Chan stressed that good health care begins with access to primary care as the gateway to a team approach to long COVID. Unfortunately, he said, up to 25% of Americans don’t have access to primary care, especially culturally competent primary care. He noted that telemedicine, “one of the positive things” to come out of the pandemic, is a boon to reaching underserved populations. “I love telemedicine. I think it really facilitates access to health care, especially in rural settings, especially where there may not be any subspecialists,” he said.
“Here in Baltimore with our long COVID clinics at Hopkins, it’s also about outreach, getting out into the communities and talking about it and seeing people,” Duggal added. That means telling those affected that “it’s not normal for your heart to be racing and have tachycardia, that’s not a normal thing that you should be experiencing if you’re a healthy individual,” she said. “So, if you are, it’s important to try to get care.”
Ignoring symptoms won’t fly. Two years into the pandemic, “3% to 5% of people are debilitated; they can’t function in their daily life,” Duggal said. “If you can’t function that means you can’t work, that means you can’t take care of people, that means you can’t be a productive part of society, the way you were pre-COVID.”
A current challenge to treating such a large number of potential long COVID patients is the stressed health care workforce. Maldonado noted that about 30% of providers are considering early retirement when there is already a deficit of about 124,000 health care workers nationwide. On top of that, the number of academic physicians who conduct important research had dropped from about 4% of physicians in the U.S. to about 1.5%, even before the pandemic. Maldonado warned that the cost of education and debt loads were most at fault for this and suggested it should be a priority to address all of these issues to continue the pace of discoveries.
Assessing risks and building a “ground game” to spread awareness
So, who is most at risk for long COVID? Chan said early data suggest women may be more affected than men. The reasons are unclear, but he noted that women may be more likely to be affected by autoimmune responses. Older individuals with comorbidities are more at risk to develop severe COVID, which also seems to be linked to long COVID. Similarly, certain racial and ethnic minority groups may be more at risk for COVID and “significantly disproportionately impacted by long COVID in terms of number of cases, hospitalizations, severe disease, etc.,” Chan said. “We also need to look at different diverse sexual and gender groups and how long COVID may affect those groups as well.”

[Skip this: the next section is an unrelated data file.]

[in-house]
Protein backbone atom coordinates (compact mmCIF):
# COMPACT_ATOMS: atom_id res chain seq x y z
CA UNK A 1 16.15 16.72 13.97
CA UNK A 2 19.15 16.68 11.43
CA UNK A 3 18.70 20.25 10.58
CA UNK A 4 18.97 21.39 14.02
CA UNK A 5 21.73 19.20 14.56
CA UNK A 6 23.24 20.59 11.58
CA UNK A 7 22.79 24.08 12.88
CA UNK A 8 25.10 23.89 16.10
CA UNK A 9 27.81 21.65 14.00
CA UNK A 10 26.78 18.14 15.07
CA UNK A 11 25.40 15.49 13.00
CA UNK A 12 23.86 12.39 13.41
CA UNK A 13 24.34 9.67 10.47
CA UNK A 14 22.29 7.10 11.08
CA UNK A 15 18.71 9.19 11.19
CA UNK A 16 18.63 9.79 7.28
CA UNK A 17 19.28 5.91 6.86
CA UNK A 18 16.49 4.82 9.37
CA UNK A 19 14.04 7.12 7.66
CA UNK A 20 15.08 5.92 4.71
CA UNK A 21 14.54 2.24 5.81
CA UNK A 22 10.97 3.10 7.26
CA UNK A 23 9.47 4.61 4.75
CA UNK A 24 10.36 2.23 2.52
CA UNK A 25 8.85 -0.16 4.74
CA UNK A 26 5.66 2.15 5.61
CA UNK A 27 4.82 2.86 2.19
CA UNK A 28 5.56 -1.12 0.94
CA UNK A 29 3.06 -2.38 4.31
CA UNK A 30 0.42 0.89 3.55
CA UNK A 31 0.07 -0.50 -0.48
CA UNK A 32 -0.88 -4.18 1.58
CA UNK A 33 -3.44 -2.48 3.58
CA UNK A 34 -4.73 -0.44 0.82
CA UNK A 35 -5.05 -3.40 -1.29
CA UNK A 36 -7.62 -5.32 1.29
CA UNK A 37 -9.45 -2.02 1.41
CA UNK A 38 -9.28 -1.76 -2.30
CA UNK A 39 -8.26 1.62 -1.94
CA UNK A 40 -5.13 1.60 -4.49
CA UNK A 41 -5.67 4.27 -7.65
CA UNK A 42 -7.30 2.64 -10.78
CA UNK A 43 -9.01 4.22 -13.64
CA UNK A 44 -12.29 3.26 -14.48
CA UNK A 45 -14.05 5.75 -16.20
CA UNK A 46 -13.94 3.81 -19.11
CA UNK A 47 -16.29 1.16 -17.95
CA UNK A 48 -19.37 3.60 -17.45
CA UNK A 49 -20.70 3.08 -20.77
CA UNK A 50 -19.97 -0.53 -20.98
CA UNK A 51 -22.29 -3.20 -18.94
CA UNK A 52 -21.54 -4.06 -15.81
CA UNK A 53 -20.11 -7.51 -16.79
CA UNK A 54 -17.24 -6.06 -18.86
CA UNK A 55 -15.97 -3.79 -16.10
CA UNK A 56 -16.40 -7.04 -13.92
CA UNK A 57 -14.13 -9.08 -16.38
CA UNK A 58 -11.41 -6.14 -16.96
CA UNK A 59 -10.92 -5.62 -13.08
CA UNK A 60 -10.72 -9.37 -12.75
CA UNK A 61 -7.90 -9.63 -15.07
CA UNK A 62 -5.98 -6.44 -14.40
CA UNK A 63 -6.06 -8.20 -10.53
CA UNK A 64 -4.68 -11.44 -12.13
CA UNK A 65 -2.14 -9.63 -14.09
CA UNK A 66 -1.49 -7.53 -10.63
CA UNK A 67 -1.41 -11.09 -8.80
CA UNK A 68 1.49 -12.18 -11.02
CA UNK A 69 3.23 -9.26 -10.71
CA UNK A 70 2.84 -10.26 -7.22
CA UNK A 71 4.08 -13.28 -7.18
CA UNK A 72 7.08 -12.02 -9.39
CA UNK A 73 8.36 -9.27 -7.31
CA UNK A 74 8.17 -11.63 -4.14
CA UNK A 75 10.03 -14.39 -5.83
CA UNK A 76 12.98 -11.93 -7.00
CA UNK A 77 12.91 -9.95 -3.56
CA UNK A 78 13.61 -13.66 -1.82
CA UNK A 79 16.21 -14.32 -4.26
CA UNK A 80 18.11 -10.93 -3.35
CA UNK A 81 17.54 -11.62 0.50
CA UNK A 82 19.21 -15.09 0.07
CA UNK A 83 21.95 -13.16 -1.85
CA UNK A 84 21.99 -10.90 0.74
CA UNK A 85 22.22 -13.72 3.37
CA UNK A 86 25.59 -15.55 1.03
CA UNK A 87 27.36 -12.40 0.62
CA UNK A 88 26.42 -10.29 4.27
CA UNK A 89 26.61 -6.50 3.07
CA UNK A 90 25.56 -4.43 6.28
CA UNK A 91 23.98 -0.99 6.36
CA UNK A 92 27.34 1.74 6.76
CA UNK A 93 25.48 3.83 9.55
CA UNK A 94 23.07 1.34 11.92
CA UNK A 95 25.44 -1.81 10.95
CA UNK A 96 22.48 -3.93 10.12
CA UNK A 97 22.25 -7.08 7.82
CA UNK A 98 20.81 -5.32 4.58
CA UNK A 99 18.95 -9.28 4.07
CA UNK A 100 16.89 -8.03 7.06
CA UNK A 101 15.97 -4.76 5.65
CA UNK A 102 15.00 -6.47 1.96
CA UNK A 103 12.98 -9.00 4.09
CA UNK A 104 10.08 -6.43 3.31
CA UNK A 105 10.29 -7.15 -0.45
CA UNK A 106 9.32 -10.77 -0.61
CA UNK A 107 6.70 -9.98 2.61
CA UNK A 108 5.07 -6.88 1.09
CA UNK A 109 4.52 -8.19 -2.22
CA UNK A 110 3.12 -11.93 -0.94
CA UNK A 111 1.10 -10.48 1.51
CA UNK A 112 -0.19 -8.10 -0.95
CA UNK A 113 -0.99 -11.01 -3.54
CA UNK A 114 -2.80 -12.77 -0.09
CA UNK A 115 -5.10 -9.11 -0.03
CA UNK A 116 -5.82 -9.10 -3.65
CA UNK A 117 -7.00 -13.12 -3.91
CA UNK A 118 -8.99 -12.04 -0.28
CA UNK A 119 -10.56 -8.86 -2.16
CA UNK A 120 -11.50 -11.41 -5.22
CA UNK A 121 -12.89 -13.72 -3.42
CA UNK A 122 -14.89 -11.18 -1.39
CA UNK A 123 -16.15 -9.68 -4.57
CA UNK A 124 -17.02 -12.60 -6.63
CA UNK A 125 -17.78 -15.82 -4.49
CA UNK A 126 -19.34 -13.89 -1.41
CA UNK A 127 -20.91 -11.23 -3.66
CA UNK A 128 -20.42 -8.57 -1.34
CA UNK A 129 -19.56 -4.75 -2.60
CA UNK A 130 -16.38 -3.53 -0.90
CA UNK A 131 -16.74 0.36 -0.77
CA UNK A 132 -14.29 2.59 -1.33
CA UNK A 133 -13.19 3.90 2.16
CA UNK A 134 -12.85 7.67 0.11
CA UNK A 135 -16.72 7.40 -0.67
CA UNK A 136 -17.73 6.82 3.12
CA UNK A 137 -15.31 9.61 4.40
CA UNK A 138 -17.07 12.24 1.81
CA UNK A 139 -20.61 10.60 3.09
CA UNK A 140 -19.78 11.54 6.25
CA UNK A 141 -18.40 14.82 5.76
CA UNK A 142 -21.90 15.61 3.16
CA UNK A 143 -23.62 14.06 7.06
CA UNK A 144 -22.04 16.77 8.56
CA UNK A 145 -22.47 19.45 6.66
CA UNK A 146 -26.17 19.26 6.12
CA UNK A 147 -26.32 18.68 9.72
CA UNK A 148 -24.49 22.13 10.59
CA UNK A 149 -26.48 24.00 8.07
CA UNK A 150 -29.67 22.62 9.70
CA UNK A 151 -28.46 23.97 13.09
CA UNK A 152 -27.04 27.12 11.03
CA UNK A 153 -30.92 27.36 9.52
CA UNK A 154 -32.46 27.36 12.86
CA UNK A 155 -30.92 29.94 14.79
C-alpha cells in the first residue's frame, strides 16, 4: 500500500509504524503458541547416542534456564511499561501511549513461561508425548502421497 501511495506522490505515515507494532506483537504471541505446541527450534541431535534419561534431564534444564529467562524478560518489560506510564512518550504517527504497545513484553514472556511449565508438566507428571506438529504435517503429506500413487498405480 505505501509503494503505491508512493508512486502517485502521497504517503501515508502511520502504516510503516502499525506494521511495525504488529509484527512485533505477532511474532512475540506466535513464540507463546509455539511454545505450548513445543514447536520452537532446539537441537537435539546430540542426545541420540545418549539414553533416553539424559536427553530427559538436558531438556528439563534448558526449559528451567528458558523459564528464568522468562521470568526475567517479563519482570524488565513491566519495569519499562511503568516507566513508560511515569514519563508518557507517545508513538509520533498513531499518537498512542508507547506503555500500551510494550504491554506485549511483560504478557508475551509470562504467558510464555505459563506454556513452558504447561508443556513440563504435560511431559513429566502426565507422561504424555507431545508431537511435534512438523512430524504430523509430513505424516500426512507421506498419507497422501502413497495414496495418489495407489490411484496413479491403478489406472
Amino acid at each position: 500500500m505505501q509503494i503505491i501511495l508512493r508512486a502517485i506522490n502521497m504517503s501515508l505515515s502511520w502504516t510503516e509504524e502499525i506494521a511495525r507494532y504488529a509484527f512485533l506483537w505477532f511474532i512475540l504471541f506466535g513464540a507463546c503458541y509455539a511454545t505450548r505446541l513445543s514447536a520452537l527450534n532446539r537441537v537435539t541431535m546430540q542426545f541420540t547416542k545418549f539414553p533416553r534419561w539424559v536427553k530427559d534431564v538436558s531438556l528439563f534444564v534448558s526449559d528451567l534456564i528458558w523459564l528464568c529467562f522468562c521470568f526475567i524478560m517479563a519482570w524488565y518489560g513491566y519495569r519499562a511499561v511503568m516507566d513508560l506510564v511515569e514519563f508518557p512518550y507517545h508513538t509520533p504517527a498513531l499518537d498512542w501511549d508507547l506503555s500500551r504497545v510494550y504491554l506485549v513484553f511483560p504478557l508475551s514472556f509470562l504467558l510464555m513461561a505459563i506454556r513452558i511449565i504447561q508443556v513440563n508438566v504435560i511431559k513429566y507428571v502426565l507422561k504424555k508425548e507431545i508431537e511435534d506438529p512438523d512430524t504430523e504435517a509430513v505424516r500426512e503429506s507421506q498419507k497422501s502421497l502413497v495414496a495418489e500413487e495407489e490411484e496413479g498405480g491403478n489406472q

Several studies are underway to learn how long COVID affects the body down to the cellular level. The different variants are also being studied to see if they lead to different forms of long COVID. These are “giving us at least some hope that there’s going to be a framework of initial studies that we can look at so that we can direct our treatments,” Englund said.
Being vaccinated is still the best bet for avoiding COVID and the later complication of long COVID, panelists noted, so fighting vaccine misinformation is crucial. Chan said that the Rhode Island Department of Health has strived to combat misinformation, and “I’m proud to say that Rhode Island actually has one of the highest vaccination rates in the country.” He attributes the state’s success to its ground game. “You really have to go out and meet people where they’re at. We’ve really focused on health equity. We’ve gone into our geographical hotspots of infection and disparities, often related, of course. We’ve set up vaccination sites, testing sites. We worked to build up infrastructure, we made sure that our messaging campaigns are in multiple languages.” And, he noted, they’d partnered “with the local community stakeholders, churches, trusted professionals in the communities where people live and work. We’re going to have to do something very similar about long COVID.”
Patients who suspect they may have long COVID should find a provider “and just let them know that you are having symptoms,” Maldonado recommended. “If they can’t help you, ask them to refer you to another provider who might be able to help. Nobody has the answers right now, but there are some measures that can help at least mitigate some of the symptoms that individuals are having.”
But Maldonado also warned that some individuals are pitching questionable COVID therapy kits and combinations of drugs not authorized for the uses they’re recommending. “Just be very careful about going to the Internet” to find people who are offering “cures because, at this point, unfortunately, we don’t really have one,” she said. “We have ways to deal with some of the symptoms, but we don’t have a cure at this point.”
That being said, she noted: “I think we’re in a much more rapid state of discovery and treatment than we were for other diseases. …We do see that many people are resolving over time, so we’re very hopeful; and we know this is a critical time in developing our knowledge of this disease.”